• 2.8 Exercises 63

 3. Software Quality Requirements

  • 3.1 Introduction 66
  • 3.2 Software Quality Models 69
    • 3.2.1 Initial Model Proposed by McCall 71
    • 3.2.2 The First Standardized Model: IEEE 1061 73
    • 3.2.3 Current Standardized Model: ISO 25000 Set of Standards 77
  • 3.3 Definition of Software Quality Requirements 86
  • 3.3.1 Specifying Quality Requirements: The Process 91
  • 3.4 Requirement Traceability During the Software Life Cycle 95
  • 3.5 Software Quality Requirements and the Software Quality Plan 95
  • 3.6 Success Factors 96
  • 3.7 Further Reading 97
  • 3.8 Exercises 97

 4. Software Engineering Standards and Models

  • 4.1 Introduction 101
  • 4.2 Standards, Cost of Quality, and Business Models 108
  • 4.3 Main Standards for Quality Management 109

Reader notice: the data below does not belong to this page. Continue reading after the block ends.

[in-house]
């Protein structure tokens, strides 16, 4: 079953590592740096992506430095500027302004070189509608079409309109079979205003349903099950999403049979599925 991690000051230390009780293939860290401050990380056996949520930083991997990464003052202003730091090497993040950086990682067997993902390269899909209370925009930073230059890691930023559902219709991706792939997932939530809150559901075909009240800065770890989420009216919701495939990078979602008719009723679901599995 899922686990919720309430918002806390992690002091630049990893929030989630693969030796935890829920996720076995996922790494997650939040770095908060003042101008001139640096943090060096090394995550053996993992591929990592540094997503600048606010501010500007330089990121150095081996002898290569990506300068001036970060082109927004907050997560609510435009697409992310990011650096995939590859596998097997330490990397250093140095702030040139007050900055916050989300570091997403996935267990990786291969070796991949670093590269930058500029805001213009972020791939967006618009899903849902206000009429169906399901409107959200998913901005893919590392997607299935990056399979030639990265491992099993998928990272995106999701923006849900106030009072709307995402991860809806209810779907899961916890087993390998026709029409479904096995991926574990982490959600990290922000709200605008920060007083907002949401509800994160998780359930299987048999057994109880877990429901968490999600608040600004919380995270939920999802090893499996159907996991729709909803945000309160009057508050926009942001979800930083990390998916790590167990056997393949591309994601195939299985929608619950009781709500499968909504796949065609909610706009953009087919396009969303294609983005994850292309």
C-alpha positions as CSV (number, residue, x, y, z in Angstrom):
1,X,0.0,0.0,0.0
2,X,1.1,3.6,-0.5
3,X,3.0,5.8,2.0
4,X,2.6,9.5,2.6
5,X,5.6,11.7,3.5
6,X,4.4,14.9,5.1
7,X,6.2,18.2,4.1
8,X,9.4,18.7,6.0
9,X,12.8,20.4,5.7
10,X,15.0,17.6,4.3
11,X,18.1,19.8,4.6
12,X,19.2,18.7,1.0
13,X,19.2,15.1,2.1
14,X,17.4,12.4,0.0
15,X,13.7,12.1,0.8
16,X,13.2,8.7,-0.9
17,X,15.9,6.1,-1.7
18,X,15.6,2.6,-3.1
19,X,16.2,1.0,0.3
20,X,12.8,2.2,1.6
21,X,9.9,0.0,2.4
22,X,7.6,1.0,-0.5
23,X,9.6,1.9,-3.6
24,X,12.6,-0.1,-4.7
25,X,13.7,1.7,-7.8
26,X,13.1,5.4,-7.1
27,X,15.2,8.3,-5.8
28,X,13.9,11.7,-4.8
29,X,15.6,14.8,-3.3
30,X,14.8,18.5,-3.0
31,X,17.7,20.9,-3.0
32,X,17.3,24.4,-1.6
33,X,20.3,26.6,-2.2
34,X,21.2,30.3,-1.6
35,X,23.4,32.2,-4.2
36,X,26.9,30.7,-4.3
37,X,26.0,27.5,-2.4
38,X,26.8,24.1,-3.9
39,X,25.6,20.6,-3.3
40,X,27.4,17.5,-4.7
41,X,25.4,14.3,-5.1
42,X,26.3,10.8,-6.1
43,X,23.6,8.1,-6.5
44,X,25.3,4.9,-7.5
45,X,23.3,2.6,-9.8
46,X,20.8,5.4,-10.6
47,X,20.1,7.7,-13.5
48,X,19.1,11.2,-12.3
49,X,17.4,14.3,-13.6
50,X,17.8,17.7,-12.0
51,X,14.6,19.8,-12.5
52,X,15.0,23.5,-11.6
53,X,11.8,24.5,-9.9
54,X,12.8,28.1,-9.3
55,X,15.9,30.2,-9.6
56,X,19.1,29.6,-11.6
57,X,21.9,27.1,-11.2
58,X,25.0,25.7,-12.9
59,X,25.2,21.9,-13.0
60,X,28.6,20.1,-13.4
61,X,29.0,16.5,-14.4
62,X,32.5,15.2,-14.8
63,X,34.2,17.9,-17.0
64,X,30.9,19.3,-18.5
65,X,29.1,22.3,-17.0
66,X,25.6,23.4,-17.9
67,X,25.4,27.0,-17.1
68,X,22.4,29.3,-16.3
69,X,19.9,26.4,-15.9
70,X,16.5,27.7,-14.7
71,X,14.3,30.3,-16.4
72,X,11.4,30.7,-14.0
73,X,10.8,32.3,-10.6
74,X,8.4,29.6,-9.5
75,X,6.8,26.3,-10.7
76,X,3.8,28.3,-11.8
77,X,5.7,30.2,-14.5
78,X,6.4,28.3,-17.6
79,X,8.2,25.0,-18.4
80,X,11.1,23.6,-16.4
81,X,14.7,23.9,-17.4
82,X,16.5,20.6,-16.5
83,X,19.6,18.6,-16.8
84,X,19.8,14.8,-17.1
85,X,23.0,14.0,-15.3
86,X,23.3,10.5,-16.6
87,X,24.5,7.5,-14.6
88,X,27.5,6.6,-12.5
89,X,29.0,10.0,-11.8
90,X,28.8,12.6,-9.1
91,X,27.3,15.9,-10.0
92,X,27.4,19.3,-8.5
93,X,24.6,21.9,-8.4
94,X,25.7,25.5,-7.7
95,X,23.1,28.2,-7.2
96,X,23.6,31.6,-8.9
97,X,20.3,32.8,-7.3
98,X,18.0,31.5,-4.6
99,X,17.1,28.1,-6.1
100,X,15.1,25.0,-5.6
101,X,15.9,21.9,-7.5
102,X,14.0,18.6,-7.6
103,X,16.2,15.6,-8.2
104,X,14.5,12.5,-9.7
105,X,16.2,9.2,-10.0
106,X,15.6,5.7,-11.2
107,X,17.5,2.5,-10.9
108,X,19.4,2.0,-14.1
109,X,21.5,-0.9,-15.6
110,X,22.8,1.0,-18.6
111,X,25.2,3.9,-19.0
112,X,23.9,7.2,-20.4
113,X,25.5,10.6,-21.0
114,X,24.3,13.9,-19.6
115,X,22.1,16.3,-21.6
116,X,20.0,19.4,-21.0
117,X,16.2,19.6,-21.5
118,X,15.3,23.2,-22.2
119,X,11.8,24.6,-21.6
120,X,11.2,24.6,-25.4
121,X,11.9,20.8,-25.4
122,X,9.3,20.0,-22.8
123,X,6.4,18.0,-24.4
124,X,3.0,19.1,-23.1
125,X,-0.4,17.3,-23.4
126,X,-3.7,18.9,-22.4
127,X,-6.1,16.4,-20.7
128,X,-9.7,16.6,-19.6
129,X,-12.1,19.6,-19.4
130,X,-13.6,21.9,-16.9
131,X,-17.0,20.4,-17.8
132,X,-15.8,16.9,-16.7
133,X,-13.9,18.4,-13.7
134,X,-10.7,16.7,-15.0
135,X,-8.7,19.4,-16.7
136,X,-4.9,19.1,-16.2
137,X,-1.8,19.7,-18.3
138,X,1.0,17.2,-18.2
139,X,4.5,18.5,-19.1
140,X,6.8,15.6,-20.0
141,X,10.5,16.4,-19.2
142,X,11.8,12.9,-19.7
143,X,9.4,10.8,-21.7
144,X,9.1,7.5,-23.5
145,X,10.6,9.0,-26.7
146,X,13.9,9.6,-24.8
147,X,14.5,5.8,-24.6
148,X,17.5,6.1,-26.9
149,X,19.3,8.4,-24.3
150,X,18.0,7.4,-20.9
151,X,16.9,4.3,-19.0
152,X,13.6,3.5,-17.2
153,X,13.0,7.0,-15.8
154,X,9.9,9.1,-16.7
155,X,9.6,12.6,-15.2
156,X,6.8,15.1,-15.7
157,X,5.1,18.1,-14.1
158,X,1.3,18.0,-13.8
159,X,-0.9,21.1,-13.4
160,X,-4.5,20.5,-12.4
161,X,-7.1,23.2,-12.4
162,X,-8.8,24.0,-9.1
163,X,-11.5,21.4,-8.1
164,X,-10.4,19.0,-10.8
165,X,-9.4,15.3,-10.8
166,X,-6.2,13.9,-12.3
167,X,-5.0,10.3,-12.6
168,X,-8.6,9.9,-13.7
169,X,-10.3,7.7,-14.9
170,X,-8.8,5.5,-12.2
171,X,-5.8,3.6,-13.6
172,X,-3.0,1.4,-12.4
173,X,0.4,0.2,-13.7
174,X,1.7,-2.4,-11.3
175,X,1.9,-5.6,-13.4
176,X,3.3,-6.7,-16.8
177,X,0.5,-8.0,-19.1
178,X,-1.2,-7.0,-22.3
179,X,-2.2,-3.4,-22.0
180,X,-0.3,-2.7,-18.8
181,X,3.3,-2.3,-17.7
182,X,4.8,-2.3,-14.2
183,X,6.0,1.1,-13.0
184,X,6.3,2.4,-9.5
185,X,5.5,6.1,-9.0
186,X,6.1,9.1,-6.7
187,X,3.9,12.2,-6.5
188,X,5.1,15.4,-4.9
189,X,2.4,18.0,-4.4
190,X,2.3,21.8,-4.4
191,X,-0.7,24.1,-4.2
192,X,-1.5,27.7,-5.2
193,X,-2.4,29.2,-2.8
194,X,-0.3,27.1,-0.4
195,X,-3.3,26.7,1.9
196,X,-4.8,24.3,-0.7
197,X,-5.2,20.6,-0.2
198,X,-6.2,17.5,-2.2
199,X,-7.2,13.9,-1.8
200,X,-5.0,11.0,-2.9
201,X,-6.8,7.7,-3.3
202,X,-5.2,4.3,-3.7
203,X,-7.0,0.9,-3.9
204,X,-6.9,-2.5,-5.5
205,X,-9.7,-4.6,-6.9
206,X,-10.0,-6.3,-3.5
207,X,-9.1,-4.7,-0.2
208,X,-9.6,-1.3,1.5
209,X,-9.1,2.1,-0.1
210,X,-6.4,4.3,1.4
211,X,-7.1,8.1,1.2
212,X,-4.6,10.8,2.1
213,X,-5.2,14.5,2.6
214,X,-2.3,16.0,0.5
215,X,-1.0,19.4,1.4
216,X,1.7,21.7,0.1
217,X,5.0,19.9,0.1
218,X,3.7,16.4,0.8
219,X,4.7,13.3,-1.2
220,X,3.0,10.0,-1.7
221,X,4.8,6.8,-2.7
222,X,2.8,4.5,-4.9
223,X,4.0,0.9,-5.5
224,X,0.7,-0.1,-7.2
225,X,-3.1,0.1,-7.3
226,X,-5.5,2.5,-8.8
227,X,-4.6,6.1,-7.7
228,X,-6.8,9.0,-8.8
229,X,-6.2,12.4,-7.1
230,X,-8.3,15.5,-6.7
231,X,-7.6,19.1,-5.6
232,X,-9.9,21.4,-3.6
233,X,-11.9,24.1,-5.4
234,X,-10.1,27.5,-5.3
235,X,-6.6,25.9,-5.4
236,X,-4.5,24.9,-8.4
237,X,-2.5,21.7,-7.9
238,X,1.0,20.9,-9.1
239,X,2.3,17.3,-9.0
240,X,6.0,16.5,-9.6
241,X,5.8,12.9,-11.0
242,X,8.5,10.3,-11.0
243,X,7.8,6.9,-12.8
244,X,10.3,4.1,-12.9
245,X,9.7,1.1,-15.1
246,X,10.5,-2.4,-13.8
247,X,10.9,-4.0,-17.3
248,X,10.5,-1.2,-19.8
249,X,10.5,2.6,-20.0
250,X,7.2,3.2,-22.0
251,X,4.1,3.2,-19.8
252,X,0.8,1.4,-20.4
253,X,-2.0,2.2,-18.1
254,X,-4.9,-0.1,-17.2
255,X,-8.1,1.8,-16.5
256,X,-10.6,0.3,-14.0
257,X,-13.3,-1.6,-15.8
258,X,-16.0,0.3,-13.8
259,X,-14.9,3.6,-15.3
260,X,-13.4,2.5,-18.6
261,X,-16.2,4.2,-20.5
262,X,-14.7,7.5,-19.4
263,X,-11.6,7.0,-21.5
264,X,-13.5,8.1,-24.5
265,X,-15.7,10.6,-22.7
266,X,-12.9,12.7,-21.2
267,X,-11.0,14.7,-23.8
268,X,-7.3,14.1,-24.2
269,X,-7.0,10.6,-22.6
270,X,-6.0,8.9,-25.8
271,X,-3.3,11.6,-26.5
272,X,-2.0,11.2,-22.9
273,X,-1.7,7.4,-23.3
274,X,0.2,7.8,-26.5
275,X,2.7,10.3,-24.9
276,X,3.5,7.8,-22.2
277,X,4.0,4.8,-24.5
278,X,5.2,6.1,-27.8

• 4.3.1 ISO 9000 Family 109
    • 4.3.2 ISO/IEC 90003 Standard 115
  • 4.4 ISO/IEC/IEEE 12207 Standard 117
    • 4.4.1 Limitations of the ISO 12207 Standard 121
  • 4.5 ISO/IEC/IEEE 15289 Standard for the Description of Information Elements 121
  • 4.6 IEEE 730 Standard for SQA Processes 123
  • 4.6.1 Activities and Tasks of SQA 125
  • 4.7 Other Quality Models, Standards, References, and Processes 129
    • 4.7.1 Process Maturity Models of the SEI 130
    • 4.7.2 Software Maintenance Maturity Model (S3m) 135
    • 4.7.3 ITIL Framework and ISO/IEC 20000 138
    • 4.7.4 CobiT Process 142
    • 4.7.5 ISO/IEC 27000 Family of Standards for Information Security 143
    • 4.7.6 ISO/IEC 29110 Standards and Guides for Very Small Entities 144
    • 4.7.7 ISO/IEC 29110 Standards for VSEs Developing Systems 155
  • 4.8 Specific Standards for an Application Domain 156